|Guest Blogger Alison Luterman writes:
Happy New Year! A few weeks ago I read something on-line about the concept of a “word for the year” and being a sucker for all things woo, decided to try it. Someone had used the word “Delight” and her career exploded into a lovely confetti burst of rainbows and candy canes.
Sounds good, I thought. I’ll take “Delight” too. But wait! It turns out that you can’t just choose a word willy-nilly. It’s more like the word chooses you. The next day as I sat scribbling morning pages it came to me in a sickening flash of insight: my word is Patience; unsexy, old-fashioned Patience. Not the ever-popular Abundance or Adventure or Sex Goddess, (even those are all very good words and you’re welcome to them). But as soon as I saw my pen writing “Patience,” I knew: It’s what I need most.
Like most writers I tend to live in my head where conception occurs simultaneously with the fantasy of fulfillment. Meaning, I can get a Big Idea for a new play or musical or book of poems and at the same time imagine the finished product, and the opening night party. Even knowing that somewhere between the germ of an idea and whenever a production actually sees the light of day lies an ocean of work, much dumb luck, and the budgeting of time and work and money to live on while doing the work—and I know all this—still, each time I get swept off my feet by the next entrancing vision.
So the only way to move forward is step by step. Much as I would have liked to instantaneously undo the last election, and much as I’d like to wave a magic wand and have all my creative babies realized and successful, the reality remains a lot of work, some of it tedious, much of it invisible. Hence, Patience.
And then there’s teaching, which is my spiritual path, but like all spiritual paths, in addition to being rewarding and fulfilling, also lights up my growing edges, as we charitably call them in California, with painful clarity.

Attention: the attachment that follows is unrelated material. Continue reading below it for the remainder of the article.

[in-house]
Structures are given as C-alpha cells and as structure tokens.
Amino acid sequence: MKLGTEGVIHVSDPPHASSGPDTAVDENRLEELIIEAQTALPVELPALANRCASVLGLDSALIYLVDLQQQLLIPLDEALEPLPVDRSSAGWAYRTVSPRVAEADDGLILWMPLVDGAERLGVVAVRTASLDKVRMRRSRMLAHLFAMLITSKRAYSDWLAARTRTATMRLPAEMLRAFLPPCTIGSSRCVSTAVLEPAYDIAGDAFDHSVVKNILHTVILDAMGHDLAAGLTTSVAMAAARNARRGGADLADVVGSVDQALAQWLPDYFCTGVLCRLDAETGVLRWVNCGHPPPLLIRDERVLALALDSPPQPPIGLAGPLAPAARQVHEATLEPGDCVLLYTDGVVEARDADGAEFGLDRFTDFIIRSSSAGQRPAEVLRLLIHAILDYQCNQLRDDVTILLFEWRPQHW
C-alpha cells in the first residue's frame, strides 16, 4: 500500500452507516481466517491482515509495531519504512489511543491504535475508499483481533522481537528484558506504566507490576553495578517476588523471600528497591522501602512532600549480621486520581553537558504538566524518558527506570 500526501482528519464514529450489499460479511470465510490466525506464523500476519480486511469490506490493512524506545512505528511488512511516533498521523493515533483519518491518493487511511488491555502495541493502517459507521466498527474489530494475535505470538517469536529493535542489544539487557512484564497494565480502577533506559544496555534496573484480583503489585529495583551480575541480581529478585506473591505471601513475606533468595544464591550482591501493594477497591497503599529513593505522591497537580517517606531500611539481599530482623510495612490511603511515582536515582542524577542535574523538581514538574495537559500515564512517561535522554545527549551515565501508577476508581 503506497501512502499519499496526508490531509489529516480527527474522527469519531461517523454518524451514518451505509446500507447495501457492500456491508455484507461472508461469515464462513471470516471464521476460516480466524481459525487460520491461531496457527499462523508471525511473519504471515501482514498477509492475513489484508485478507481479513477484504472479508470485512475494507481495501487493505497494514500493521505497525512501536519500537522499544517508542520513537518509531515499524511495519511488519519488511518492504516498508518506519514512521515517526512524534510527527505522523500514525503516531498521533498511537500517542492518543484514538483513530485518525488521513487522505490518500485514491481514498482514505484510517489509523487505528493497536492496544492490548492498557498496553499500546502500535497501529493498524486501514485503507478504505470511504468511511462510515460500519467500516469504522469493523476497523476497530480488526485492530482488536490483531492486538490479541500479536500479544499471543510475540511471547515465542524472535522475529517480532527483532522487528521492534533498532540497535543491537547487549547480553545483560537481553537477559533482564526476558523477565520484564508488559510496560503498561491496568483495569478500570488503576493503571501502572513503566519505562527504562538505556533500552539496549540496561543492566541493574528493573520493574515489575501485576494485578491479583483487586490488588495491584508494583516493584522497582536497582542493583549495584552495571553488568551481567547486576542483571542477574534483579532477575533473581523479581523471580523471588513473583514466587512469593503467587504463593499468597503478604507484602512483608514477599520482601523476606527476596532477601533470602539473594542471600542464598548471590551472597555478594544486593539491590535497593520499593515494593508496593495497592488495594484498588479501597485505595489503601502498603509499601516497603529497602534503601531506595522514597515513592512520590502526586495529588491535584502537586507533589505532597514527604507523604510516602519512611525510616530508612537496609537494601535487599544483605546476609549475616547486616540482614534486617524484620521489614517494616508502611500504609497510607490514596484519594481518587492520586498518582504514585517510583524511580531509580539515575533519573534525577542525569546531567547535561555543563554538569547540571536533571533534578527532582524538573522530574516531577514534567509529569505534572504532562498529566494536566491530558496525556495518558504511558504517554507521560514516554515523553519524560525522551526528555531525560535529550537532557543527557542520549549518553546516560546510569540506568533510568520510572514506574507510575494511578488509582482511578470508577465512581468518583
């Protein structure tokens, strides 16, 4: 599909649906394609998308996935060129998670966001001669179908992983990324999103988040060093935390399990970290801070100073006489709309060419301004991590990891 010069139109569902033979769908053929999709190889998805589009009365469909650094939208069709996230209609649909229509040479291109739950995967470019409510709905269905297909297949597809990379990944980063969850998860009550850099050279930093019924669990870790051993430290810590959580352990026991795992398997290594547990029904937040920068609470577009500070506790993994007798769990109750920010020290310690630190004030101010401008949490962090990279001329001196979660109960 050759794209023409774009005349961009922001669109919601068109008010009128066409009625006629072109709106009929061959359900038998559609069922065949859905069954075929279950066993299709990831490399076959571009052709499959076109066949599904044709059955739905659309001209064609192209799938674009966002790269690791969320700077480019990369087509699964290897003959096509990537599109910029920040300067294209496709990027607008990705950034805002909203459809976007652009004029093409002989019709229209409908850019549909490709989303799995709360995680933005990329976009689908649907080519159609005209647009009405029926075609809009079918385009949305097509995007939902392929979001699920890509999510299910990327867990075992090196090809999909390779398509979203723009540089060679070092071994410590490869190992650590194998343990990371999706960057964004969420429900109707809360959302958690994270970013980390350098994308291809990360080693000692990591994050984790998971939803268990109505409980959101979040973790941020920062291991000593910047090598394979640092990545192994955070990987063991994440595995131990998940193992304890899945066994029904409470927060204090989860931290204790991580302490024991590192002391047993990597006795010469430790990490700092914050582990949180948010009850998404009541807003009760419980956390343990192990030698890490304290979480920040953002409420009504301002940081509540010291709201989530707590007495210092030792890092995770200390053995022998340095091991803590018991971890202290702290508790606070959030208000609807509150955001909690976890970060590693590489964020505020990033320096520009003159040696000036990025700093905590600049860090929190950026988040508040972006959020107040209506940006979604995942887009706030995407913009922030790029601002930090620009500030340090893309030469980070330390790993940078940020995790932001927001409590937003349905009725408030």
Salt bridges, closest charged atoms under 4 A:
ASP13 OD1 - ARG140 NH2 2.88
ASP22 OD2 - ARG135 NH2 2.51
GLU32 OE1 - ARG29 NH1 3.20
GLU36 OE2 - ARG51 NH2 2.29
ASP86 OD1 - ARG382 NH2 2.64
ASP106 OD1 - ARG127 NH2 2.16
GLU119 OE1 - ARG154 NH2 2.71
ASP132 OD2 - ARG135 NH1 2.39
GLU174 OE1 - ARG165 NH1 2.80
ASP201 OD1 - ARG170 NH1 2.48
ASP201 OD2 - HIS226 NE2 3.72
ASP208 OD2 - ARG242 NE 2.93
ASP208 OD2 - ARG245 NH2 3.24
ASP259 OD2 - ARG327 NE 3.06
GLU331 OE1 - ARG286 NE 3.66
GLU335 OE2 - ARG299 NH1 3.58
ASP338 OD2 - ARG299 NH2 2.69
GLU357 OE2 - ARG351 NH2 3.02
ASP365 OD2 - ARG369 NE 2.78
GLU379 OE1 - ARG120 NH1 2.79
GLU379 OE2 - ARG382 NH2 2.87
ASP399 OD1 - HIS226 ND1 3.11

Here’s what I learned in teaching and coaching this past year: I’m great at seeing what’s missing, which is sometimes a useful superpower. With one client, I read her wonderful memoir-in-progress and said, “I love all these vivid tales from your youth, but I’m not getting the turning-point. When and how did you turn your life around?”
“Oh, I wasn’t sure if I should include that,” she said, before telling me the story of an important relationship whose demise signaled her awakening. We both saw immediately that this was where the plot pivoted and she went away inspired, knowing what to write next. This client and I work well together; she’s a lot like me, driven and fierce in her process.
But there are other students whose growth depends on gentle spacious encouragement. What would it be like to practice radical patience, not only in politics and writing, but also with beginning students, and in my personal life, with my husband and friends and family, and most of all with myself?
I think it’s an Indonesian proverb that says, “Go slowly, we’re in a hurry.” Patience doesn’t always come easily to me. But seeing as how the world is at stake I’m willing to take it on.
Alison Luterman is a poet, essayist and playwright. Her books include the poetry collections Desire Zoo (Tia Chucha Press), The Largest Possible Life (Cleveland State University Press) and See How We Almost Fly (Pearl Editions) and a collection of essays, Feral City (SheBooks). Luterman’s plays include Saying Kaddish With My Sister, Hot Water, Glitter and Spew, Oasis, and The Recruiter and the musical, The Chain.
Her writings have been published in The Sun, The New York Times, The Boston Phoenix, Rattle, The Brooklyn Review, Oberon, Tattoo Highway, Ping Pong, Kalliope, Poetry East, Poet Lore, Poetry 180, Slipstream, and other journals and anthologies.
Alison has taught at The Writing Salon in Berkeley, the Esalen Institute, and the Omega Institute, as well as at high schools, juvenile halls, and poetry festivals.